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While the amount is one of the highest ever in a privacy case in France, it is a fraction of the £1.4million the couple wanted.
Six defendants were in the dock following five years of legal proceedings, as judges in Nanterre, the western suburb of Paris, ordered French Closer magazine to pay the majority of the £92,000 (€100,000) damages.
Its editor, 51-year-old Laurence Piea, and Ernest Mauria, 71, the director of the Mondadori group which publishes Closer, were fined £42,000 (€45,000 euros) each. Both could have been sent to prison for up to a year, but retained their freedom.
The case dated back to September 2012 when William and Kate were pictured relaxing on the terrace of a chateau belonging to the Earl of Snowdon, William’s cousin and the late Princess Margaret’s son, in the southern region of Provence.
Long-lense cameras caught Kate displaying her breasts while only wearing a skimpy pair of bikini bottoms.
One particularly intimate image showed William rubbing suncream into his wife’s skin, and was said to have caused particular upset.
The angry couple considered £1.4million (€1.5million euro) from French Closer magazine appropriate compensation for the upset and embarrassment caused by the photographs being distributed around the word.
They also want the equivalent of £42,000 (€50,000 euros) from the local newspaper La Provence, which first published pictures of the Duchess in her swimwear five years ago today.
Their barrister, Jean Veil, said it should be paid in addition to ‘significant fines’ to the guilty parties, a mixture of publishing executives and photographers.
Neither of the Royals has attended any of the court sessions over the years, but William has presented statements attacking the paparazzi.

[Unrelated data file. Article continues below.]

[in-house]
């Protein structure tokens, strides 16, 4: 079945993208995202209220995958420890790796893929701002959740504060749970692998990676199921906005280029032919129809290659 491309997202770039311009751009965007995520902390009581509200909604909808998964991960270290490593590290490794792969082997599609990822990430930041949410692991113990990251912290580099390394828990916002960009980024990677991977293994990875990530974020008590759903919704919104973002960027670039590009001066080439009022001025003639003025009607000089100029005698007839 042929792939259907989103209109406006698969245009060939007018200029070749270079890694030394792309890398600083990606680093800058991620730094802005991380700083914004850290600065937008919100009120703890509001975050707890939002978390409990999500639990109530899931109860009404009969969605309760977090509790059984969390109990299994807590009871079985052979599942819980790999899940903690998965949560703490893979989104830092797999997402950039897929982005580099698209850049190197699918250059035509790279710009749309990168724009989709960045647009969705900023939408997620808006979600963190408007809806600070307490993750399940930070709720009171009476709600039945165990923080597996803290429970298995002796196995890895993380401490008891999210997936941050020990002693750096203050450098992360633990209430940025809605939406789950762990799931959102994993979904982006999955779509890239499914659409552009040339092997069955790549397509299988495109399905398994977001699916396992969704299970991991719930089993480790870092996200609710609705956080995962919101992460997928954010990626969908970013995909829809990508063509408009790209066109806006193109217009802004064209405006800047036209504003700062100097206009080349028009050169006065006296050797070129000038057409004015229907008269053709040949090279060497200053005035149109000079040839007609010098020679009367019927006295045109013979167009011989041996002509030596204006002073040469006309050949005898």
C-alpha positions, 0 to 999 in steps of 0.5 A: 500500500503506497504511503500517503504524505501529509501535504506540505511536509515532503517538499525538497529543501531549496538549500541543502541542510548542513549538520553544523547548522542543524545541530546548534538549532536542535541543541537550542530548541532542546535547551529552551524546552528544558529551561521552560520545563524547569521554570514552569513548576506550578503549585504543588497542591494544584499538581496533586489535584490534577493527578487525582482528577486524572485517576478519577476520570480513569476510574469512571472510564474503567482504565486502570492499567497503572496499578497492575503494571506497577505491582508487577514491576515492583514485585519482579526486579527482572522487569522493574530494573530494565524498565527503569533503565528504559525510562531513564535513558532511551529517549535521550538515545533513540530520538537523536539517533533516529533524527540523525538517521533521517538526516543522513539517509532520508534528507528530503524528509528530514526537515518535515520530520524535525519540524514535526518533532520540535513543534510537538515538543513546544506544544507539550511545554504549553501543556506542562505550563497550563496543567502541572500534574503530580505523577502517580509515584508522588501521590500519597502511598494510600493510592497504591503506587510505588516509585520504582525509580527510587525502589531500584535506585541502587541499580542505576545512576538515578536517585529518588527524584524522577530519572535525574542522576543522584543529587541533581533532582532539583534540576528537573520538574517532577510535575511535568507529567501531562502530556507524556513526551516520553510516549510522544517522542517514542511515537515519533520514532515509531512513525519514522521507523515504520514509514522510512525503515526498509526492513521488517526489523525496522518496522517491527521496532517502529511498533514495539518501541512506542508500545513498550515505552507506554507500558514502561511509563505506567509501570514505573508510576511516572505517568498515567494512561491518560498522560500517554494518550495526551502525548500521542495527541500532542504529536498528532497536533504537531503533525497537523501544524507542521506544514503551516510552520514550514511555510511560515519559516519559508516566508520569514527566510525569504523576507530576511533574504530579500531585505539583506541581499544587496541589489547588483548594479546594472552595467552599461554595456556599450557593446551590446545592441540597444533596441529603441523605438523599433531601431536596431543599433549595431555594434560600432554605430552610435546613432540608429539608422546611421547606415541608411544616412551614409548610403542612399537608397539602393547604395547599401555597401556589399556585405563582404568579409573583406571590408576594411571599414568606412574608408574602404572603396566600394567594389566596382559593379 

In one written in May, he said the impact of the topless photographs were ‘all the more painful’ given the harassment linked to the death of his mother, Diana, Princess of Wales.
She died in a car crash in a Paris underpass 20 years ago last week after her drunk chauffer sped away from pursuing photographers.
Agency photographers Cyril Moreau, 32, and Dominique Jacovides, 59, and Valerie Suau, 53, of La Provence, were accused of invading privacy and complicity.
The sixth defendant was Marc Auburtin, the 57-year-old publishing director of La Provence at the time the pictures were taken.
Following their appearance in Closer, the French authorities supported the Royal Family by banning any further reproduction of the pictures, before launching an investigation into how they were obtained.
All of the six defendants said the Royal couple were hypocrites because they regularly allow their private lives to be sold to millions of people around the world.
Paul-Albert Iweins, for Closer, said they were sunbathing in full public view, and that the images showed them ‘in a positive light’.
Today’s judgement, which was handed down by presiding judge Florence Lasserre-Jeannin, came a day after it was announced that the Duchess of Cambridge is expecting her third child.
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